If this conclusion is met with displeasure, disbelief or ‘shock’, the problem does not lie with Coate or those who have assisted her. The problem lies with how, in this instance and innumerable others, this was business as usual. There is little that Australian governments today do not contract out, in whole or in part.
Once this fact is grasped, it should come as no surprise that those assembled to design Victoria’s hotel quarantine system started from the assumption that contracted security service providers would be central to the operation.
Still, it remains important to take seriously the surprise with which this insight into the workings of contemporary government has been met. It tells us something important about the distance between public expectations and how governments actually do the work that we have entrusted them to do.
The inquiry has equally taught us that the ubiquity of contracting out should not be confused with the extent to which its features and implications are understood by its practitioners. Coate’s report reveals, in painful detail, that the mechanics of this particular exercise in outsourcing were often as opaque to government insiders as they were to the rest of us.
Worse still, she has found that the relationship between contracting-out and our most fundamental principle of political accountability – ministerial responsibility – was in this instance dysfunctional by design.
Despite the fact that it implicated millions of dollars of public money and stood to have serious consequences for public health and safety, no minister was involved in the ‘decision’ to use private security contractors or its ongoing oversight. Coate rightly observes that this was “at odds with any normal application of the principles of the Westminster system of responsible government”.
Where do we go from here? Is it time to adapt our accountability expectations downwards to meet the features of contracting out? Or is it time to revisit the central place this practice presently occupies within the workings of modern government so as to better meet those expectations?
The first of these options is entirely unacceptable. After all, our expectations of political accountability and the mechanisms through which those expectations are carried have been sustained for far longer than contracting out has been a feature of governmental life.
But if the second and, I would argue, necessary path is to be taken, there is work that needs to be done. We need a framework of principle for determining when contracting out is appropriate and when it is not.
We might begin to develop that framework of principle by asking such questions as the following. What is the government function to be performed? To what extent can it be broken down into specified tasks? What gaps or contingencies might be encountered? What is the character of the workforce that will be assigned to the task? What lines of vision will be required? What is the rationale for engaging private contractors rather than public personnel?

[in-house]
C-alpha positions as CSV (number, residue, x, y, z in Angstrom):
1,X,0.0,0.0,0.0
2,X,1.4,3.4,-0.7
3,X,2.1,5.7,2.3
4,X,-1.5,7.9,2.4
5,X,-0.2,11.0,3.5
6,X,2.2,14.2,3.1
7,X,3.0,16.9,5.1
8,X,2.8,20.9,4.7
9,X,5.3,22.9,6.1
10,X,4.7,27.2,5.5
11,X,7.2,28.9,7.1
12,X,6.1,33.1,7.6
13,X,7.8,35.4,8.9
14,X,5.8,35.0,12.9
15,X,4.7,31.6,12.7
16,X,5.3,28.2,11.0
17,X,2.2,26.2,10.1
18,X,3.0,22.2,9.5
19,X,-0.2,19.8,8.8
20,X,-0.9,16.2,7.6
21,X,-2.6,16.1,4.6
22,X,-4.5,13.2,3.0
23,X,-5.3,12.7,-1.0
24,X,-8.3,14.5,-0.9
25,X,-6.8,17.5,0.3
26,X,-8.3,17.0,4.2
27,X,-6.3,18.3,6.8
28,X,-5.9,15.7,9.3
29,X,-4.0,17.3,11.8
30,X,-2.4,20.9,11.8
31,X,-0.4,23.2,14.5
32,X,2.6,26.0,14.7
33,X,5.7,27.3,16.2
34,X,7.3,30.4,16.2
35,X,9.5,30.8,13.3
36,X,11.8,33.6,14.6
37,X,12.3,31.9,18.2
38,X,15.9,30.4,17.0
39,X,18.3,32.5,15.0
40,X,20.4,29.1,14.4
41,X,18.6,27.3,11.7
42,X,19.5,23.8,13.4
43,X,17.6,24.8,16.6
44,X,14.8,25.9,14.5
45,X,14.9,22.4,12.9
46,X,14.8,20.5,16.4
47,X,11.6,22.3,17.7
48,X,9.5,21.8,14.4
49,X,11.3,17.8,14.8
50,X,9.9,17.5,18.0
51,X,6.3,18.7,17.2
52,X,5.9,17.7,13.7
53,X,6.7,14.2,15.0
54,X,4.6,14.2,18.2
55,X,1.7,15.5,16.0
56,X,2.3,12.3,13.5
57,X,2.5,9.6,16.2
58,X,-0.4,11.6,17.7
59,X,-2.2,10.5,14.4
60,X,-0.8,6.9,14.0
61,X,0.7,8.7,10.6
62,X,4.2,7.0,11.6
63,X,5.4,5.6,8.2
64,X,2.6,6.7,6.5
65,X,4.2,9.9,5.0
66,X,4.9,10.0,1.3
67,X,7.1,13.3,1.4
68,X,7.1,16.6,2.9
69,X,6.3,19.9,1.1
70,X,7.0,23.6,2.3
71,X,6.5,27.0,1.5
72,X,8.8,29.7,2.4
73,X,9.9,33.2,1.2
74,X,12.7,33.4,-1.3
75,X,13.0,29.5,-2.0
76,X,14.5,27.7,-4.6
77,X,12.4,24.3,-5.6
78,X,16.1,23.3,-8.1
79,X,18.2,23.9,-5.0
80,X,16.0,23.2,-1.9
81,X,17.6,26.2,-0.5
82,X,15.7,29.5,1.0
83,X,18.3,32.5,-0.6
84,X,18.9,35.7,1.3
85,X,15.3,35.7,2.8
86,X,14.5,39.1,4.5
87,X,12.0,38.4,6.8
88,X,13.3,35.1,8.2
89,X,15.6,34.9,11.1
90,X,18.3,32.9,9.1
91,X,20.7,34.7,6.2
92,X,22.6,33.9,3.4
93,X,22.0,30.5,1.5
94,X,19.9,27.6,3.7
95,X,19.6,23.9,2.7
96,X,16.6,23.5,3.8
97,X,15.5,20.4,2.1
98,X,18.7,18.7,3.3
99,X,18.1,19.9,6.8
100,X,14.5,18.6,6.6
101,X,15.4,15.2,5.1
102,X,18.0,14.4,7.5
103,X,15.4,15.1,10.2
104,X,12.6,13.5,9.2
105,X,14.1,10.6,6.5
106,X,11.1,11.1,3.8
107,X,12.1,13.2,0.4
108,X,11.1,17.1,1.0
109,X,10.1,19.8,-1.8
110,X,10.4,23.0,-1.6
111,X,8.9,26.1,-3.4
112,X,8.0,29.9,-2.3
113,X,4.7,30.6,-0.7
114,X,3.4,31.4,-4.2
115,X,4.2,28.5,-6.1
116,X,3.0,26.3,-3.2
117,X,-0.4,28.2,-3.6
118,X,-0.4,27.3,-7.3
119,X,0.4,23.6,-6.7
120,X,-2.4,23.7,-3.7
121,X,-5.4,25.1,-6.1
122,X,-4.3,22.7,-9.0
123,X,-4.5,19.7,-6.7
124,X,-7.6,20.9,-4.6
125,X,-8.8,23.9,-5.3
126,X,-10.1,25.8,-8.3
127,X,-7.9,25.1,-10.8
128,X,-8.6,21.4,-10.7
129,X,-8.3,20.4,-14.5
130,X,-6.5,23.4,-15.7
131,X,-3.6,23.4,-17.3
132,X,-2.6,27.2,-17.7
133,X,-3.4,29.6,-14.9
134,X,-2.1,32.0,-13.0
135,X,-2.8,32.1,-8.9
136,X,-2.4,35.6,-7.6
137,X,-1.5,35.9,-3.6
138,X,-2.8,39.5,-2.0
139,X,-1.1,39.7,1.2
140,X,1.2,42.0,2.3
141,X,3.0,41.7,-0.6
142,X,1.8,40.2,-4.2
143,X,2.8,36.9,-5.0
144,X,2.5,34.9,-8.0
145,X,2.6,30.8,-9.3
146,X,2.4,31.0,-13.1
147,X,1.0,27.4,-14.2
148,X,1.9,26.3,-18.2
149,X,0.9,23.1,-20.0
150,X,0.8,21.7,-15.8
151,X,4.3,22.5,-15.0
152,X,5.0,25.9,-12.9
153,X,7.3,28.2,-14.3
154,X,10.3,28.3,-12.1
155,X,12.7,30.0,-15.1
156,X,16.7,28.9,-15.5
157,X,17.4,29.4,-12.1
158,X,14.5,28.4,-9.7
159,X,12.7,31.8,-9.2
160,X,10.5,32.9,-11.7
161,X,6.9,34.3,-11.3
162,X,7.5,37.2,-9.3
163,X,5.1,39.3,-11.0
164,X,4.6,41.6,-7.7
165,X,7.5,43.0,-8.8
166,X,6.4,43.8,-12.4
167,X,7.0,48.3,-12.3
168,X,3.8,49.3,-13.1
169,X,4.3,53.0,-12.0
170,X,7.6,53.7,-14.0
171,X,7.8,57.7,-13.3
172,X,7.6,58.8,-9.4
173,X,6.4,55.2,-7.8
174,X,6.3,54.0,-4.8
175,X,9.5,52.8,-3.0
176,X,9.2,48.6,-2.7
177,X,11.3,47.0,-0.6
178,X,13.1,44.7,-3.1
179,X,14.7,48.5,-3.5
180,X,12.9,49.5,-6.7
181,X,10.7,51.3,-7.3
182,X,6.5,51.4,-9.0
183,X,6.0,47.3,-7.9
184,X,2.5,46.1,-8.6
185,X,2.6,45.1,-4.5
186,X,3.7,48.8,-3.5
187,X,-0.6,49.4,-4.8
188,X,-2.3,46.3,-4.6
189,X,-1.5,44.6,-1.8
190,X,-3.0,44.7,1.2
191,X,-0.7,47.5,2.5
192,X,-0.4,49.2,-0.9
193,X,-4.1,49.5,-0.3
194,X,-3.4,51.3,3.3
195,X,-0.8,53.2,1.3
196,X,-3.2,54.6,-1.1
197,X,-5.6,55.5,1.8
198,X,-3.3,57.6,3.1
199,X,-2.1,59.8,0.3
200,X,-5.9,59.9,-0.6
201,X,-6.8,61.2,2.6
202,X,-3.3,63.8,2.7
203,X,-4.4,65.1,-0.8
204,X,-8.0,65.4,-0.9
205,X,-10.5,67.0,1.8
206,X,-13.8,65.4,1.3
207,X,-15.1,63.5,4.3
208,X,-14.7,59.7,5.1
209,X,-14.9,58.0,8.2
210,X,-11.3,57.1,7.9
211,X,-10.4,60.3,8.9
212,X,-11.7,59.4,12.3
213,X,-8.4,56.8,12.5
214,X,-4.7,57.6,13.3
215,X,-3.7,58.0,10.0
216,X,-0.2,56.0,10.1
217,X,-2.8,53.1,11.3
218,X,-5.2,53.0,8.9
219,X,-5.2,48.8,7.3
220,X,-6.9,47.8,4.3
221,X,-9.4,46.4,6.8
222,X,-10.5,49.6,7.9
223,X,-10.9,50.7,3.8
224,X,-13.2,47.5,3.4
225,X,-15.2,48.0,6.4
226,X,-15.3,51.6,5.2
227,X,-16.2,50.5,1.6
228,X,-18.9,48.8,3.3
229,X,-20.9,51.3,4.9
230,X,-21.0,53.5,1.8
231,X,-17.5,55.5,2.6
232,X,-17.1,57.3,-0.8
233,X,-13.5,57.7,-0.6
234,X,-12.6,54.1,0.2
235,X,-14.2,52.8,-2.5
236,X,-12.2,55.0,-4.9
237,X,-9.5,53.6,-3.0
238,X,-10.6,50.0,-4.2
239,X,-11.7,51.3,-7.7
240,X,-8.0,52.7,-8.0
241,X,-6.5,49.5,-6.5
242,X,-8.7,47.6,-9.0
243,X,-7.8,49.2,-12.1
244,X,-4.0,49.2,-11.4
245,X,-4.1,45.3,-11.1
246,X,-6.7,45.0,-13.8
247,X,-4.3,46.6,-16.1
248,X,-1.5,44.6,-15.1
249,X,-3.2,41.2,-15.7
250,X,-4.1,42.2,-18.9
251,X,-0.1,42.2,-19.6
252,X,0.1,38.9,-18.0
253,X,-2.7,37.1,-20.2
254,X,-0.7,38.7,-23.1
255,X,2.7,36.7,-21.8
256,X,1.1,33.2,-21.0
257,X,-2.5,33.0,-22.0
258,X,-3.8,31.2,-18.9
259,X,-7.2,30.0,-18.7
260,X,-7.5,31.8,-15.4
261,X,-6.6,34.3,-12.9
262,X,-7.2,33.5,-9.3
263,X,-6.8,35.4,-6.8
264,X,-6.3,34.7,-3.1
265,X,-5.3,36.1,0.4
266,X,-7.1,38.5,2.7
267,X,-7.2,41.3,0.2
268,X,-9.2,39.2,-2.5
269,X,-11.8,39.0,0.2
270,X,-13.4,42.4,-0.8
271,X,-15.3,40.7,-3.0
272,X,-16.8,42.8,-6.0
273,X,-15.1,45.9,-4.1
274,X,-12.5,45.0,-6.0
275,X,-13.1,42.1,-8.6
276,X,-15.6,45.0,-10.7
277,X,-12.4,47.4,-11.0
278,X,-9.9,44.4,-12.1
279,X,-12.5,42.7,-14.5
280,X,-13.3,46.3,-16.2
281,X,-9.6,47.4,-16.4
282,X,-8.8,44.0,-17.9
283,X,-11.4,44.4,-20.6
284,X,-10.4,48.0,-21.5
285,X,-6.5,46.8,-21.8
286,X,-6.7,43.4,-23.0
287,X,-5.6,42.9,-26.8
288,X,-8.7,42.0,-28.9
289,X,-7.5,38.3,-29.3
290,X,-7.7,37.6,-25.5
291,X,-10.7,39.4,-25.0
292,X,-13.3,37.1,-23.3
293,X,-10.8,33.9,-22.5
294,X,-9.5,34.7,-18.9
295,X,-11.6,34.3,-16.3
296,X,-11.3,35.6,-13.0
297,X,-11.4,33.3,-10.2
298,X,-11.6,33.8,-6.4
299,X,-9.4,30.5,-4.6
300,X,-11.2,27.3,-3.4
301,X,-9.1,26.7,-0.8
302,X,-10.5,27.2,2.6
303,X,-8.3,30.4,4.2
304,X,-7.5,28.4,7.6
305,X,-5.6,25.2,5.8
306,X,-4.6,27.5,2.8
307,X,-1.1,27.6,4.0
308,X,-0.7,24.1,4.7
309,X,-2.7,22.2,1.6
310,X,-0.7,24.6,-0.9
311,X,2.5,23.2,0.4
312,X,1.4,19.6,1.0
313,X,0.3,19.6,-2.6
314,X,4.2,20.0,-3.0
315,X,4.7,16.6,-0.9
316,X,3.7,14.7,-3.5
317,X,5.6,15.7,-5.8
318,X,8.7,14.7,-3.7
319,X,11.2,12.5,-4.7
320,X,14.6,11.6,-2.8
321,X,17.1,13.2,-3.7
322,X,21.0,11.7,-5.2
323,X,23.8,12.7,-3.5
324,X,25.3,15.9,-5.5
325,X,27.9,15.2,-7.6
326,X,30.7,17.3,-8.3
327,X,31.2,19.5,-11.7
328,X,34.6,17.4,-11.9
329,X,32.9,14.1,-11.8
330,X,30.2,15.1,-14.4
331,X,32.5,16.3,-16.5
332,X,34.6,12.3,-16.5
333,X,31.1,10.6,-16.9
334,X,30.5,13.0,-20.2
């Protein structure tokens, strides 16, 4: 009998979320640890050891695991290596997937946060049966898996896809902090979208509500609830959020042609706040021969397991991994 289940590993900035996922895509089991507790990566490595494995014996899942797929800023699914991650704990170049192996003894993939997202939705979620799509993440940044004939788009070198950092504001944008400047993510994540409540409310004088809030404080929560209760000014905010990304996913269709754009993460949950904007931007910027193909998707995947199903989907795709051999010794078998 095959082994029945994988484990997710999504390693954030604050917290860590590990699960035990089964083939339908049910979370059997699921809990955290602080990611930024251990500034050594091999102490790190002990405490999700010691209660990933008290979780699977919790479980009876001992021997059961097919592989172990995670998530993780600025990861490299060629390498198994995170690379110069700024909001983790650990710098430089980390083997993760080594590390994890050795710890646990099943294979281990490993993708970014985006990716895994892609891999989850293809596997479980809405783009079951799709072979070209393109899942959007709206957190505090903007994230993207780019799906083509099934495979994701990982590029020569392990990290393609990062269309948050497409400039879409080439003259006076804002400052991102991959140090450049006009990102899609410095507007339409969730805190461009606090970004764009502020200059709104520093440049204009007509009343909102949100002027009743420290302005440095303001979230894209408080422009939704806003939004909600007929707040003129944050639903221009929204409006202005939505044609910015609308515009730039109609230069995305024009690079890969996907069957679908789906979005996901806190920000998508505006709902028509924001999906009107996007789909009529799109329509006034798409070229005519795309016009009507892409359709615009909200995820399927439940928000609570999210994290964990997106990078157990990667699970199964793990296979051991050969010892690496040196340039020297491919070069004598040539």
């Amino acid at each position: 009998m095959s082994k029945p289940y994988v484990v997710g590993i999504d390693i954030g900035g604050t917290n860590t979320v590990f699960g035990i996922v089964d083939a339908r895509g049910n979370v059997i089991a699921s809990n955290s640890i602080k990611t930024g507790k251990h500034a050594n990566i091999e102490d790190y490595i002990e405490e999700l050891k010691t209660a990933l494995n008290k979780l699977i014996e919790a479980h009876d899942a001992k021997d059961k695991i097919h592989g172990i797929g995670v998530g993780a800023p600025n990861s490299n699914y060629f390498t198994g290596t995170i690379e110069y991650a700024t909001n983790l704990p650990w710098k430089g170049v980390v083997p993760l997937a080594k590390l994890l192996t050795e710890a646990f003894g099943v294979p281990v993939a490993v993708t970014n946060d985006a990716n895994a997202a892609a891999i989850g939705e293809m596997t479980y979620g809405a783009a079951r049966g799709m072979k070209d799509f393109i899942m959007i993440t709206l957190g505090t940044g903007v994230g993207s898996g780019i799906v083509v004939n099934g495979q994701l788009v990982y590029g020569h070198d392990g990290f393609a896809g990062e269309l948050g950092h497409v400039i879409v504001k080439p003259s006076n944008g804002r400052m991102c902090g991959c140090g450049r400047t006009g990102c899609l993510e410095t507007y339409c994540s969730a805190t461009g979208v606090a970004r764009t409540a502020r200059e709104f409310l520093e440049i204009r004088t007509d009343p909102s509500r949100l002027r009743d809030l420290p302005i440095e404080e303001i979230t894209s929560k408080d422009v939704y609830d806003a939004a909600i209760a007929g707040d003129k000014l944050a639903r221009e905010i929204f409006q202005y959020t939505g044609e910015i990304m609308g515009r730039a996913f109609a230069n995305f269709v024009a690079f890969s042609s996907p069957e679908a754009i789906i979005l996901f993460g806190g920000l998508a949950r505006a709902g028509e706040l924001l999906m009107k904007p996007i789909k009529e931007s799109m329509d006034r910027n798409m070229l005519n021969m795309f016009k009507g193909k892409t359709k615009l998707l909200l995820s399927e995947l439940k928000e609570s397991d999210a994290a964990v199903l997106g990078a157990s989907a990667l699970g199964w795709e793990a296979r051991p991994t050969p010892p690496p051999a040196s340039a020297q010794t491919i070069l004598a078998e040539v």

There equally needs to be more attention to the move that lies at the heart of contracting out, namely, the translation of government functions into ‘services’ capable of being delivered by the private sector. This potentially transformative move has been significantly under-analysed by proponents and critics of contracting out alike.
Conceptualising a government function as a ‘service’ does much more than just facilitate the potential involvement of private sector providers in its ‘delivery’. It effectively embeds, as its starting point, the idea that private sector providers and public officers are equivalent in their suitability to perform to the relevant ‘task’.
The matters before the inquiry illustrate this point well. Hotel quarantine was understood as requiring ‘security services’. These ‘security services’ could be delivered by public sector (relevantly, the police, one of Coate’s findings being that involvement of the ADF was never really considered) or private sector providers. The choice to be made between the two, to the extent that it was ever entertained, appears to have come down to some or other understanding of what would be the most efficient use of police resources in the circumstances.
This is how the burden of a high-stakes government function was shifted to people with no specialised skills in either of its dual aspects, detention or infection control. Its logic left little room for noticing that what is efficient is not necessarily the same as what is appropriate. The key lesson of Victoria’s first hotel quarantine experiment is of course that the latter went to the heart of things.
This is precisely why the final report of Victoria’s hotel quarantine inquiry needs to be received as signalling an opportunity. Coate’s detailed findings stand as an invitation to all Australian governments to reassess their relationship to contracting out. Because if they don’t, it is very likely that we will be here again.
Kristen Rundle is a professor at Melbourne Law School, University of Melbourne.